The axis of the cross neatly captures this both-and connection. We need contemplative prayer and bold practice, salvation from God and service of others, to be redeemed and to repair the world.
Mennonite colleges and universities are connecting with one another in even bolder and imaginative ways to strengthen the brand. Our new web platform, Mennoniteeducation.org, shows how we are cooperating with one another in the highly competitive higher education marketplace.
Mennonite higher education matters because it builds authentic community.
While many colleges and universities affirm community, few practice it intentionally as a part of their mission and core values.
The sense of belonging to a group or community is so important to human well-being yet is in short supply. Research from the University of Oregon has shown that the number of Americans who feel a sense of belonging has fallen by half from 1976 to today. That’s a problem because, as the Harvard University political scientist Robert Putnam has argued, “the single biggest predictor of happiness is the depth and breadth of our community ties.”
We are discovering that “the going solo world is overrated.” What we are losing with all our emphasis on self-reliance over the support of others is enormous. As Emily White in her book Count Me In says: “There’s not a whole lot in our culture urging us to join together in real, in-person ways. We can tweet, but we’re not encouraged to meet.”
So how does Mennonite education respond? We aspire to practice community diligently because it features so prominently in our theology of how to practice “shalom”—that ancient word that means faith-inspired wholeness and peace. Palmer Becker captures the simple yet profound insight of shalom from an Anabaptist perspective: (1) Jesus is the center of our faith; (2) reconciliation is the center of our work; and (3) community is the center of our lives.
Another way of looking at our emphasis on community is to remember that Jesus was more about “kindom” than “kingdom.” He was more about us learning to be compassionate healers committed to living and sharing abundantly in community than learning to chase power and material success at all costs for self-gratification.
You may be surprised at how few schools pay attention to such community building—the knitting together of communities that are deep and abiding. They’d rather tout, “Bigger is better” and, “Anonymity is good.” This de-emphasis of community is peculiar because the number one reason students give for leaving a given school after one year is not feeling a sense of belonging.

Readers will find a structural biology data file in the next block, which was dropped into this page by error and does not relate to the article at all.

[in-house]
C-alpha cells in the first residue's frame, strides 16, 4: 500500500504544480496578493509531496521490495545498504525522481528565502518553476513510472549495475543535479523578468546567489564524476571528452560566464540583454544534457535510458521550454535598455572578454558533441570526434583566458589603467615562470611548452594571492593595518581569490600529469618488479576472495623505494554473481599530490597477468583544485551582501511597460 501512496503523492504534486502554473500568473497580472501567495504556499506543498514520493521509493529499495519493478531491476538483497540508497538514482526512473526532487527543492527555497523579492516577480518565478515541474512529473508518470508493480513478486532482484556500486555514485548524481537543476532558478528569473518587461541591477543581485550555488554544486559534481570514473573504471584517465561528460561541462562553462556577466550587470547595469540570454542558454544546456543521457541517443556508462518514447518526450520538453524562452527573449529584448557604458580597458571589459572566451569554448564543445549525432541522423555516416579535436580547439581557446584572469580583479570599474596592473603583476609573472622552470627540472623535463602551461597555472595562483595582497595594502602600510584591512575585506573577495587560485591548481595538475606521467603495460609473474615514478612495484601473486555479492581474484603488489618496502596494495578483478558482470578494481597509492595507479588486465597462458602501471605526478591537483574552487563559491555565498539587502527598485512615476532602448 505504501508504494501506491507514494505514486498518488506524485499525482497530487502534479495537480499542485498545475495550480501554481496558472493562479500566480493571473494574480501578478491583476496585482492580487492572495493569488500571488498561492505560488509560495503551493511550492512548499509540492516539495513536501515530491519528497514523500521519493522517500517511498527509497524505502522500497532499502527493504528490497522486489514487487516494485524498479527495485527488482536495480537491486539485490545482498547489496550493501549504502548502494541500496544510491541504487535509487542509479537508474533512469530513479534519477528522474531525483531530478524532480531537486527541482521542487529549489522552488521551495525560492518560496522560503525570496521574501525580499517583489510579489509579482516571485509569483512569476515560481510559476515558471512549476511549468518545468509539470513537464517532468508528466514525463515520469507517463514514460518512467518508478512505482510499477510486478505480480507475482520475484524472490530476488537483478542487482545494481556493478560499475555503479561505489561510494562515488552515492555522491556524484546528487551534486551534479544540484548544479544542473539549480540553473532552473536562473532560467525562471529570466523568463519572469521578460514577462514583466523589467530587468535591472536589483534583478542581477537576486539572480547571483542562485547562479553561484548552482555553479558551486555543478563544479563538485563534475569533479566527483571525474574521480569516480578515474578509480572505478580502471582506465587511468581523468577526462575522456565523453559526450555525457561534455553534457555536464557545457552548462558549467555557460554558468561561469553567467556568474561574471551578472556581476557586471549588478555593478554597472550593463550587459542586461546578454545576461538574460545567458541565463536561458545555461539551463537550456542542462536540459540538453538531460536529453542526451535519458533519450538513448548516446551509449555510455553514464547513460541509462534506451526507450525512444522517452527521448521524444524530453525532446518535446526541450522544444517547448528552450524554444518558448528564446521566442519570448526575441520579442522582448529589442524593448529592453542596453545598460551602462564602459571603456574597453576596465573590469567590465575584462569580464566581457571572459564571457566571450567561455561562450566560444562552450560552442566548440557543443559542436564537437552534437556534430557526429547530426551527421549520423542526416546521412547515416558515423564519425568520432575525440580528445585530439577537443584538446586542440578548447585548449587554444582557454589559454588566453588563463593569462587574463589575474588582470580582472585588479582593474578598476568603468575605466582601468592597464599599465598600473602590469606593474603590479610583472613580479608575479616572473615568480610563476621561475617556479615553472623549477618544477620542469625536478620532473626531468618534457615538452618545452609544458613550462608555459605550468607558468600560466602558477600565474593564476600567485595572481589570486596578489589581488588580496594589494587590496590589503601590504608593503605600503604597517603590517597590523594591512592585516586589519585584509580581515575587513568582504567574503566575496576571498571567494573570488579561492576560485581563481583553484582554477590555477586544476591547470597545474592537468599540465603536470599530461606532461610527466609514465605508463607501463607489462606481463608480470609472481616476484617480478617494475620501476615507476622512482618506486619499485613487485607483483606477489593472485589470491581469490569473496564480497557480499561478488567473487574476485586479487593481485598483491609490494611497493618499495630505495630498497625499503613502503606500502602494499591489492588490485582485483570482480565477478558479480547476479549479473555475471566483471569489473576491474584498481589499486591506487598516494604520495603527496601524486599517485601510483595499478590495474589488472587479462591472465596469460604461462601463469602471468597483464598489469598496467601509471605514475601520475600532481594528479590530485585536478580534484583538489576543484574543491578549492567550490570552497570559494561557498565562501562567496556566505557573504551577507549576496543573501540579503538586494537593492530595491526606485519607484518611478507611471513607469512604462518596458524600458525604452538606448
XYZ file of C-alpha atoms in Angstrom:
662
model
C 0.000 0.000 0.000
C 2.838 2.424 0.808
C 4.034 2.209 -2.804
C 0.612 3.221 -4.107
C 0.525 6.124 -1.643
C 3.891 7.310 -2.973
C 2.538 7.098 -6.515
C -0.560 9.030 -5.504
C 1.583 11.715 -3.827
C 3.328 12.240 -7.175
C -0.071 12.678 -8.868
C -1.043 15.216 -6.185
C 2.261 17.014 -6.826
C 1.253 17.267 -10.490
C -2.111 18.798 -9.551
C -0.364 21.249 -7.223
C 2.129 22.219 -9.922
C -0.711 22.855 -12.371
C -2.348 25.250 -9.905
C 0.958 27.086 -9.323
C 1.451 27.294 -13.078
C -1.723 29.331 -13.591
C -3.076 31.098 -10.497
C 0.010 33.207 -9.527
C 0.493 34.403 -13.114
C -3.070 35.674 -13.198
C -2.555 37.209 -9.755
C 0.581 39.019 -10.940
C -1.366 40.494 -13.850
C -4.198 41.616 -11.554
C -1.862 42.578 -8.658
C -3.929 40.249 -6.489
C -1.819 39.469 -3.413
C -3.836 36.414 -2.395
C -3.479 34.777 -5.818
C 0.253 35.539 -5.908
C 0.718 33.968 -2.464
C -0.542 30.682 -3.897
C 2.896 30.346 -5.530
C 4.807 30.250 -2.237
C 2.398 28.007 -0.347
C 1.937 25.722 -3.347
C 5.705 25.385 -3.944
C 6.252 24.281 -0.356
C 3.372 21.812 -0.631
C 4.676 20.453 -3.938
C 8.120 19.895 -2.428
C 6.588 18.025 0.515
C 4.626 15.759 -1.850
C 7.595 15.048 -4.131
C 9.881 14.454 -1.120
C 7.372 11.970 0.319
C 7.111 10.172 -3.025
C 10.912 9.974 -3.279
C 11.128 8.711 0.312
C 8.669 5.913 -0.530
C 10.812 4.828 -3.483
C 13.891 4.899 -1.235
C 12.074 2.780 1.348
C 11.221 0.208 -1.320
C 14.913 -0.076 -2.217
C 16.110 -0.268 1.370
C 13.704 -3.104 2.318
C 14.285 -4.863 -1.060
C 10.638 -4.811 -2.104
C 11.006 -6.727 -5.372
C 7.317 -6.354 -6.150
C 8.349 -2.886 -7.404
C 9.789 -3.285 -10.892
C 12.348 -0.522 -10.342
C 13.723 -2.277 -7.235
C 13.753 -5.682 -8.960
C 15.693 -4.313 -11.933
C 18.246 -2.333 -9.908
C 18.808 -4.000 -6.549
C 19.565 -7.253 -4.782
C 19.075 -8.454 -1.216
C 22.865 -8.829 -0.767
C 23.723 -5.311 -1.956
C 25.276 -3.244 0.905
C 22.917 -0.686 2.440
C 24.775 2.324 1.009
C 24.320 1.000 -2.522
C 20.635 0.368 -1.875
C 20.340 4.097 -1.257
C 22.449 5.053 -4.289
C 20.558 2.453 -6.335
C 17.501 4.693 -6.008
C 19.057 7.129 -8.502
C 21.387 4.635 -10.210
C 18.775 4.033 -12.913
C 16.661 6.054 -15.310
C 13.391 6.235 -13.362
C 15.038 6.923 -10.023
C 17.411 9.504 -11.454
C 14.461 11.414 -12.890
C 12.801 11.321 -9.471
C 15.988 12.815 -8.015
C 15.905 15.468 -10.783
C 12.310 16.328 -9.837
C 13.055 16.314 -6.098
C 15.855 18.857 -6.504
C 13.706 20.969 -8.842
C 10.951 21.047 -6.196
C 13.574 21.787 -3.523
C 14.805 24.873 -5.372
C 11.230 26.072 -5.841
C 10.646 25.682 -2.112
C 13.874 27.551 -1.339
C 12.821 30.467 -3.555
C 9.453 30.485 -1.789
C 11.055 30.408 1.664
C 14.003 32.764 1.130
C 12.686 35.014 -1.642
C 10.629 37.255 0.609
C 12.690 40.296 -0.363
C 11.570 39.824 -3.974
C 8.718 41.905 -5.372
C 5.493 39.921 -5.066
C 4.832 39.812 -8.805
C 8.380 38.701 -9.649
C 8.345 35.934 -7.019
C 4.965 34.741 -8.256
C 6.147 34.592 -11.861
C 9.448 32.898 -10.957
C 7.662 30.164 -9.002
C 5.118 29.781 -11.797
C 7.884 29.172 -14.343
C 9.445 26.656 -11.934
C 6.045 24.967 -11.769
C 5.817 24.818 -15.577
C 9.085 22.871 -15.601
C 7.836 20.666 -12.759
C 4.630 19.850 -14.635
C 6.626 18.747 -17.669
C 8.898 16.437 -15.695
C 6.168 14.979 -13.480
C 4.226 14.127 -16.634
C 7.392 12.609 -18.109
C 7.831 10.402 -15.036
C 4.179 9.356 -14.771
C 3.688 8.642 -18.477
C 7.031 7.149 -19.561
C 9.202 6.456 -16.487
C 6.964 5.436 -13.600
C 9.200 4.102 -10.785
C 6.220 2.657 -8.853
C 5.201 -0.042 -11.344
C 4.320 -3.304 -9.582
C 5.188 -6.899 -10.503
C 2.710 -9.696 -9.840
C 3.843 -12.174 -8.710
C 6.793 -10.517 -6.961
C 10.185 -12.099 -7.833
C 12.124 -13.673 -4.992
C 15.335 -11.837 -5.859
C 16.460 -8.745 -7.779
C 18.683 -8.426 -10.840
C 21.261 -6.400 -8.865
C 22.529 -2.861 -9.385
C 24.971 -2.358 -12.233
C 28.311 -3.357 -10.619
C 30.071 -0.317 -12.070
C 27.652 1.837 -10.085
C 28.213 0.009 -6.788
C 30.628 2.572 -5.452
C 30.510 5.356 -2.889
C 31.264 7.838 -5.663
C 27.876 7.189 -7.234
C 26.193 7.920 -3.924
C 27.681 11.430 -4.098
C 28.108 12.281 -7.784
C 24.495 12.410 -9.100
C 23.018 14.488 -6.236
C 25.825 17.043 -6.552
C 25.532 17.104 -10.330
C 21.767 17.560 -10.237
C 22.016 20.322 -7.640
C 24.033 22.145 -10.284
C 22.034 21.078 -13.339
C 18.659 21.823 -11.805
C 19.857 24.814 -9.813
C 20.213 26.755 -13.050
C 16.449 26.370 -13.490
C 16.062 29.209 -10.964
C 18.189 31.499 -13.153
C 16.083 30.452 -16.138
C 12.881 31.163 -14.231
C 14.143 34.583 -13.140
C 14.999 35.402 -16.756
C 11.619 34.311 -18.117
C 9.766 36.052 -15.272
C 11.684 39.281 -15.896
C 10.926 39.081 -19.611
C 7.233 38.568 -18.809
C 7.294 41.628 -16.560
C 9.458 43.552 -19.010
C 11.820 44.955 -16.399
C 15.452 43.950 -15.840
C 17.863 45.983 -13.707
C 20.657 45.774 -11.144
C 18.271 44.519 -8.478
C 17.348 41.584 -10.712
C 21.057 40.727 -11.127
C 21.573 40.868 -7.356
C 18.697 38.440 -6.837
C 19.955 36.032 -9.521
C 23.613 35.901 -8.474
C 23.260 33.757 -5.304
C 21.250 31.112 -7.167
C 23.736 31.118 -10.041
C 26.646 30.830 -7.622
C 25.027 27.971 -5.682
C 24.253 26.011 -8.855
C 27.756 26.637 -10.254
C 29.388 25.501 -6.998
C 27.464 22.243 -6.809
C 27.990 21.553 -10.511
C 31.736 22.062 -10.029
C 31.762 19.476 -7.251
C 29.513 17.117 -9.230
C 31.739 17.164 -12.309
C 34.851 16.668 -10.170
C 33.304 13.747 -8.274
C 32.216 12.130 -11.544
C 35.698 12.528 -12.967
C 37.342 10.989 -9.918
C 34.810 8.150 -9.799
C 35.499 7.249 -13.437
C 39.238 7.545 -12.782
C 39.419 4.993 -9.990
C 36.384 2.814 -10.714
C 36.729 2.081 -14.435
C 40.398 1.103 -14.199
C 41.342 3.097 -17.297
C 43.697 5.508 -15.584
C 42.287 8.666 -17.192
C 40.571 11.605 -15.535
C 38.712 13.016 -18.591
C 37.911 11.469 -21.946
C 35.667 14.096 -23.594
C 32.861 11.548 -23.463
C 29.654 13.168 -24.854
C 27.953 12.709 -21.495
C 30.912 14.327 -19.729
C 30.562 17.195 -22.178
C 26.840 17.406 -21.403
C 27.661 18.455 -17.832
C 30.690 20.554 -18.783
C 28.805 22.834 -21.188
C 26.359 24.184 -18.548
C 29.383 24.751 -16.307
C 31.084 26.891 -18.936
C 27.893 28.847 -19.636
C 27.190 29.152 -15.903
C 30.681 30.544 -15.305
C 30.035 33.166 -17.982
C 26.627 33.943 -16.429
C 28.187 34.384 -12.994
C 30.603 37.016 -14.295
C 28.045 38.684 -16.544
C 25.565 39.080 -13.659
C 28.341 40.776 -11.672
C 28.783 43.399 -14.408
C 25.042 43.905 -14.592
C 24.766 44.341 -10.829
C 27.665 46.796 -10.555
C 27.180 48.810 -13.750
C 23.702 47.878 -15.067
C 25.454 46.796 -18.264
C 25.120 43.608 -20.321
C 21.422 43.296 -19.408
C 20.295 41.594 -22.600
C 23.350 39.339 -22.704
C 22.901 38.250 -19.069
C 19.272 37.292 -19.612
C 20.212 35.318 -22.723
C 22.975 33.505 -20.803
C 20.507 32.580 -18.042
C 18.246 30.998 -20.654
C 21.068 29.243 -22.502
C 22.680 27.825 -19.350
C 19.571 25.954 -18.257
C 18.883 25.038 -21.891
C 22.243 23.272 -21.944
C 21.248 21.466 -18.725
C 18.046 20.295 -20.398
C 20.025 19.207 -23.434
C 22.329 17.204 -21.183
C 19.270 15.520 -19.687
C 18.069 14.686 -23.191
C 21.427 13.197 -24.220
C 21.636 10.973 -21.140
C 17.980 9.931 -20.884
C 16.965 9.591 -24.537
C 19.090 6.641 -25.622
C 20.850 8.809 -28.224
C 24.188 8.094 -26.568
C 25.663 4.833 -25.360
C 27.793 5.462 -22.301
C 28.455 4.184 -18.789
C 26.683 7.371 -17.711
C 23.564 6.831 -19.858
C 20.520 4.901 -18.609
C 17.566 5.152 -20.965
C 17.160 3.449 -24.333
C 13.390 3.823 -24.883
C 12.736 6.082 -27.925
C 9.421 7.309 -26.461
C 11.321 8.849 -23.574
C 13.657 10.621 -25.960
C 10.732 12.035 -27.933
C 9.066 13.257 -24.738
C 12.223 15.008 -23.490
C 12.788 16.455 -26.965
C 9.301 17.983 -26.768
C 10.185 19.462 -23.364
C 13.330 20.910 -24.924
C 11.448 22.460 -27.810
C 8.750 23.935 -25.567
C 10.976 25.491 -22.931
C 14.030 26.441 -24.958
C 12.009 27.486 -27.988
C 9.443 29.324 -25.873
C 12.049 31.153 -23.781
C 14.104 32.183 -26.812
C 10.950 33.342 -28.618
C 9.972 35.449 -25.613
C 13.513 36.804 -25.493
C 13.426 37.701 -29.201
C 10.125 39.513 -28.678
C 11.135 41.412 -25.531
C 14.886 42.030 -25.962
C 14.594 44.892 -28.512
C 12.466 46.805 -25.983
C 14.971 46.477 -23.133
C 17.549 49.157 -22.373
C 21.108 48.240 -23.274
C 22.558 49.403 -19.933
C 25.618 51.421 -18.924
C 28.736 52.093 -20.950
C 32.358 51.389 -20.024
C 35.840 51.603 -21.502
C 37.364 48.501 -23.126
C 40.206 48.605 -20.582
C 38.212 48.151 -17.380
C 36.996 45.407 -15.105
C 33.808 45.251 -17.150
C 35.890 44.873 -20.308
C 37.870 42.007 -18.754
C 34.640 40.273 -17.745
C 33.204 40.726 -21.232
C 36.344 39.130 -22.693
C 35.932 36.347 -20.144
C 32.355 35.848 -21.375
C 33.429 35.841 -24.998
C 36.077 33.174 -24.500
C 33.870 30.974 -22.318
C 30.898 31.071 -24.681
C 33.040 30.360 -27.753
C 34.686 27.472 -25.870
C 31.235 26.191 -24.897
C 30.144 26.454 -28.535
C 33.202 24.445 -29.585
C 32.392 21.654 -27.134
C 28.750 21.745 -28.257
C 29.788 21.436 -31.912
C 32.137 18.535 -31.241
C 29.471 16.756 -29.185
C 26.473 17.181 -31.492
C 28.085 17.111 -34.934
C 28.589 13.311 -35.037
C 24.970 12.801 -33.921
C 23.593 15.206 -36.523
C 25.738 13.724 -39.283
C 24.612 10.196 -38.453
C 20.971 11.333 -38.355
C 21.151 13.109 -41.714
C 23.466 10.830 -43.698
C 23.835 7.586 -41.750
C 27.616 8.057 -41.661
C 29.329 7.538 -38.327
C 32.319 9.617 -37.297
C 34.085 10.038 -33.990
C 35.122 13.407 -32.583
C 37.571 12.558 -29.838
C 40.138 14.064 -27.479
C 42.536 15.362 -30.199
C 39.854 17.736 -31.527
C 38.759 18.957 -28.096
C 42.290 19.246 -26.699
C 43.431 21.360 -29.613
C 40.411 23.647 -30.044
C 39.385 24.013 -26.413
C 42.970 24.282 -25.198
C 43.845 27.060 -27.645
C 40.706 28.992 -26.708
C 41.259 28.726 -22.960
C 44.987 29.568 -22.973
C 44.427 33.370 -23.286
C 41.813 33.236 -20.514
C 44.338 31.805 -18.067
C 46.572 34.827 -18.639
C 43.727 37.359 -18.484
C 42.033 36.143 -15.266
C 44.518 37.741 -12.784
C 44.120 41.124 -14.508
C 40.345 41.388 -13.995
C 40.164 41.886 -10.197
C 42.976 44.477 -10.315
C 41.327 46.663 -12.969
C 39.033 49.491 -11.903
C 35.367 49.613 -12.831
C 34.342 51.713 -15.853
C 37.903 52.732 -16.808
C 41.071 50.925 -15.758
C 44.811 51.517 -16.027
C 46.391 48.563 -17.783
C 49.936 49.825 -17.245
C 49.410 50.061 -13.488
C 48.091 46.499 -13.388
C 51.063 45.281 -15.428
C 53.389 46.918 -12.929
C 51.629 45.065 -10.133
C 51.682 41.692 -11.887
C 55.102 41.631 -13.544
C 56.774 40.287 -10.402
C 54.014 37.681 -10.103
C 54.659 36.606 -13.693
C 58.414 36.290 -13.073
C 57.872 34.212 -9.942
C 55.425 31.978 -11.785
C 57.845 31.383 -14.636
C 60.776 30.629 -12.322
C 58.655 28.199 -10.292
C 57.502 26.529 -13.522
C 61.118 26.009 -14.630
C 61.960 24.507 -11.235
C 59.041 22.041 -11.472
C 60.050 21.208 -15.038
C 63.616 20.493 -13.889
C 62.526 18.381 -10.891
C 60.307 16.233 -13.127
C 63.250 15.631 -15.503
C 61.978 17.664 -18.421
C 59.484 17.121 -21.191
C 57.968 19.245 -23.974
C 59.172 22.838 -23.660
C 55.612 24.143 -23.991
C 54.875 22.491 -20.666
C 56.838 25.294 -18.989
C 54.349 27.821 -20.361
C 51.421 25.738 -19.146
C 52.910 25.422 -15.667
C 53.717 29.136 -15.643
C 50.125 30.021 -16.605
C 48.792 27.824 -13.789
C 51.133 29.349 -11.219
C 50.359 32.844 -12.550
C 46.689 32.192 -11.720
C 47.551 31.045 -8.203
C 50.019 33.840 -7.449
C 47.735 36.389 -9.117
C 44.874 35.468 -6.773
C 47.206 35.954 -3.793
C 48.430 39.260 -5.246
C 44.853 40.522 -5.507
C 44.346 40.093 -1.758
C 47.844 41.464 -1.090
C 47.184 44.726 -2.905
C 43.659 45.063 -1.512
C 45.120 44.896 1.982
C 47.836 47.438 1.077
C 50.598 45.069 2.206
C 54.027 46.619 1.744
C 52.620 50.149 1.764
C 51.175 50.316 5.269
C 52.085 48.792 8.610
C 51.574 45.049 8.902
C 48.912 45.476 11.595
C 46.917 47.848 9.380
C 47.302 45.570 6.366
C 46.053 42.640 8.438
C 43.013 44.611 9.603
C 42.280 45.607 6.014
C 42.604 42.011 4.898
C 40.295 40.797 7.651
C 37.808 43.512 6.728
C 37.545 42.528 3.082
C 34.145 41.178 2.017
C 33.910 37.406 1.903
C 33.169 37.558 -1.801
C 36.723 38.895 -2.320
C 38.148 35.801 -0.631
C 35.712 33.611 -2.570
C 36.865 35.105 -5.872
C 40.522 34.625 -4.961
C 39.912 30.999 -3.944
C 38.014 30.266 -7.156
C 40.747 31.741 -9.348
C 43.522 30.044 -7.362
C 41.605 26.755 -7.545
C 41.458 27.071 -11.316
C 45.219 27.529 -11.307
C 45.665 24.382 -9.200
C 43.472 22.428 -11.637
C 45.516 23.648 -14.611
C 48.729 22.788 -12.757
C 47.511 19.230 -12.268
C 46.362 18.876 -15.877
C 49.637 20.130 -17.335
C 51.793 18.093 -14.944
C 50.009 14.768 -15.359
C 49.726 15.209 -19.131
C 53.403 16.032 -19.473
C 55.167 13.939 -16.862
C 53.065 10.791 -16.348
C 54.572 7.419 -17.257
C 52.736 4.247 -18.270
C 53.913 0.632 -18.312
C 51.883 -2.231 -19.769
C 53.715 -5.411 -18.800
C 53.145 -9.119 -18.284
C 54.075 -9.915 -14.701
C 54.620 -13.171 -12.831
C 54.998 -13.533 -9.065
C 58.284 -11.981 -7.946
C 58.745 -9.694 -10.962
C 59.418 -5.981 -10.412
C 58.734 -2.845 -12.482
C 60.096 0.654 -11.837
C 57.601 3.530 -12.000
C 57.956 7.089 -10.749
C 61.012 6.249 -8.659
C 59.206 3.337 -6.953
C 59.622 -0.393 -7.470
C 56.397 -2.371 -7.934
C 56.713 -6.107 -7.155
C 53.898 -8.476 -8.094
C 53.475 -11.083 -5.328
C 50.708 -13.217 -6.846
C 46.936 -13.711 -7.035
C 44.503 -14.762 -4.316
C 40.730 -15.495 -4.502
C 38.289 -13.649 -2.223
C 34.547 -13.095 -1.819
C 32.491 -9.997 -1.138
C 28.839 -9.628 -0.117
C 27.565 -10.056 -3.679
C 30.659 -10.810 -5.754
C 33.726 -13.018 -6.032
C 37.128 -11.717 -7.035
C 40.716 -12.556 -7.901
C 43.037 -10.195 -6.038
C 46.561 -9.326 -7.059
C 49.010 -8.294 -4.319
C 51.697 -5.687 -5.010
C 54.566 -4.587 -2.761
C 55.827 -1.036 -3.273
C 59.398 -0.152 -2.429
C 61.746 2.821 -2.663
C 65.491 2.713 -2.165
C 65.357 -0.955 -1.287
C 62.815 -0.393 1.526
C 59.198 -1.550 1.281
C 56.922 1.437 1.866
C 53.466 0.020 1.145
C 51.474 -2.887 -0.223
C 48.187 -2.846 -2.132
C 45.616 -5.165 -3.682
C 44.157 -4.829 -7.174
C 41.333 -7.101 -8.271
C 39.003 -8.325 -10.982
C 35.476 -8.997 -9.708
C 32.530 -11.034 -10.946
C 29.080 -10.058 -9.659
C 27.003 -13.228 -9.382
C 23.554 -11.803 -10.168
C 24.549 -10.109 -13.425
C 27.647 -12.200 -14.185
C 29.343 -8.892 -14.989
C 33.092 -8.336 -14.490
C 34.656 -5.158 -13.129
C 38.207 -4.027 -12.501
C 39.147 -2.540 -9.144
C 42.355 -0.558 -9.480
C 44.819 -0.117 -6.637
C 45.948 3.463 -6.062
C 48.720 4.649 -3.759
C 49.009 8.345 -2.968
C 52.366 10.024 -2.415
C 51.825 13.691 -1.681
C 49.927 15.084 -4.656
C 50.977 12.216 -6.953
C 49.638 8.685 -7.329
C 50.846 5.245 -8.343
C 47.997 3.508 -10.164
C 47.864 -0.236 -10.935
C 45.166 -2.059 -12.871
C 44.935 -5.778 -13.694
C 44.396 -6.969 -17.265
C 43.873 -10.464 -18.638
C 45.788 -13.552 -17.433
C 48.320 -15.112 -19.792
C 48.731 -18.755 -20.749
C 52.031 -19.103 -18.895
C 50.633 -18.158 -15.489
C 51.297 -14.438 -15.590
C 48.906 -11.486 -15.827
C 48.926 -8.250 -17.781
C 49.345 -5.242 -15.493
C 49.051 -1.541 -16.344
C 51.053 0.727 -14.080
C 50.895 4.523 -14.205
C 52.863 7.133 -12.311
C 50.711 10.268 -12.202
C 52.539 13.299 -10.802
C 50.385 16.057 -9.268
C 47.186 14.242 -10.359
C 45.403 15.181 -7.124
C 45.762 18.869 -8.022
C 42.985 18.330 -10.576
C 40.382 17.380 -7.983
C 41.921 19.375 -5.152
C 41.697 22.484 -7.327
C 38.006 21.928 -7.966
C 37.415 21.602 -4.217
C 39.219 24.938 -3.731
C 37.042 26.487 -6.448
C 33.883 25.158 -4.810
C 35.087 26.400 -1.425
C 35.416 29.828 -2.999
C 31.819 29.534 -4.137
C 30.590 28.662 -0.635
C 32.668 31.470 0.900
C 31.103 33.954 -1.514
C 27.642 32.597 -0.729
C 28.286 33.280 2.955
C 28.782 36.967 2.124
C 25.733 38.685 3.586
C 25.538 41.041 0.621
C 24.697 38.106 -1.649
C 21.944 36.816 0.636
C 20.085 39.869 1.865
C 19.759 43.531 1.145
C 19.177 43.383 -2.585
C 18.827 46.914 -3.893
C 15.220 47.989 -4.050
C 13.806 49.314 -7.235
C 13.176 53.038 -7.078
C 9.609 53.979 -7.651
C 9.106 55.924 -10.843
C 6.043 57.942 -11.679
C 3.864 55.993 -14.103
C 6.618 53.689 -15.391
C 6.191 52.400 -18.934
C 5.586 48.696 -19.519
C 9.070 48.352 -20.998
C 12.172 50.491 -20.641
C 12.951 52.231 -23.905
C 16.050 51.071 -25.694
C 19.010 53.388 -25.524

In the spirit of Isaiah 54:2, Mennonite schools build community by “enlarging the place of our tents and stretching our curtain wide.” We “lengthen our cords as we strengthen our stakes.” Our schools proclaim that Mennonite education should take place in a community that is both a “safe harbor” and an “adventure on the high seas,” that is welcoming and that holds each other accountable, that prays and reads the Bible together and that feeds the poor and visits the prisoner, an academic community that practices writing across the curriculum and a faith community that practices peacebuilding across the curriculum.
Even as our Mennonite colleges and universities hustle to reinvent themselves to accommodate our changing stakeholders’ aspirations we continue to take sustenance from our Mennonite roots.
Read more reflections on the status and impact of Mennonite education in the January issue of The Mennonite magazine.
 Donald B. Kraybill, The Upside Down Kingdom (Herald Press, 2011). See also John D. Roth, Teaching that Transforms: Why Anabaptist-Mennonite Education Matters (Mennonite Publishing Network, 2011). Roth uses the concept of “the invisible curriculum” (the culture of care and concern that is palpable from faculty and staff toward students) to explain much about what is unique in Anabaptist-Mennonite schools.
 See Walter Klassen, Anabaptism: Neither Catholic nor Protestant (Pandora Press, 2001), and Donald B. Kraybill, Eastern Mennonite University: A Century of Counter-cultural Education (The Pennsylvania State University Press, 2017).
 Robert Putnam as quoted in Emily White, Count Me In. McClelland & Stewart, Div. of Penguin Randomhouse, CA, 2015, p. 3 and 11.
 White, p. 265.
 Palmer Becker, Anabaptist Essentials: Ten Signs of a Unique Christian Faith, Herald Press, 2017, p. 9.
Hannah E. Heinzekehr uses this term in “Making Peace with Ourselves: Mennonite Peace Education and Interchurch Conflict” in Education with the Grain of the Universe: A Peaceable Vision for the Future of Mennonite Schools, Colleges and Universities, edited by J. Denny Weaver (Cascadia Publishing House, 2017).
Gerald Mast, “Why the Anabaptist Academy Should Go to Church,” in Education with the Grain of the Universe.